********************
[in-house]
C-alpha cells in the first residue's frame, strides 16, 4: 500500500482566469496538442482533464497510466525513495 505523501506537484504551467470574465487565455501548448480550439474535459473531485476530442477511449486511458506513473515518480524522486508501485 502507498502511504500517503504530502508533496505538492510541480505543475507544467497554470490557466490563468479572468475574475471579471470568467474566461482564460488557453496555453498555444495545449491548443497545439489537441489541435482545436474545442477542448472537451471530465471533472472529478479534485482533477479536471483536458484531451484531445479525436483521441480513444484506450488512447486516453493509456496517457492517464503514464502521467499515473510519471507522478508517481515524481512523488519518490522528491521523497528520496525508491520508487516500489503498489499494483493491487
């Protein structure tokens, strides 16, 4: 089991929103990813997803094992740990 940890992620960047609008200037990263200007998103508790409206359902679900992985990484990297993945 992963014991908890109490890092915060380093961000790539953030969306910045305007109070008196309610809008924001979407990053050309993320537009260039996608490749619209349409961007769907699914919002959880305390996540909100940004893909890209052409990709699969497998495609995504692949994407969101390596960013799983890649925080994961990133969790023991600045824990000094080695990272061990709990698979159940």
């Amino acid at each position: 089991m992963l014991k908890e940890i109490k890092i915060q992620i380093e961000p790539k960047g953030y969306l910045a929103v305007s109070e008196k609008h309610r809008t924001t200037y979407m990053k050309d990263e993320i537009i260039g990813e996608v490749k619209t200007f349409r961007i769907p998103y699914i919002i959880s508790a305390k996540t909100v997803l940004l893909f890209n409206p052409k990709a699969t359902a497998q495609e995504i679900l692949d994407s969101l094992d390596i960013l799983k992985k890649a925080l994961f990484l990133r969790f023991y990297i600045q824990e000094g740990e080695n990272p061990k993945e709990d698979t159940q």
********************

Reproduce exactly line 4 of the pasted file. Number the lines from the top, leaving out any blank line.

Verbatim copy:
């Amino acid at each position: 089991m992963l014991k908890e940890i109490k890092i915060q992620i380093e961000p790539k960047g953030y969306l910045a929103v305007s109070e008196k609008h309610r809008t924001t200037y979407m990053k050309d990263e993320i537009i260039g990813e996608v490749k619209t200007f349409r961007i769907p998103y699914i919002i959880s508790a305390k996540t909100v997803l940004l893909f890209n409206p052409k990709a699969t359902a497998q495609e995504i679900l692949d994407s969101l094992d390596i960013l799983k992985k890649a925080l994961f990484l990133r969790f023991y990297i600045q824990e000094g740990e080695n990272p061990k993945e709990d698979t159940q």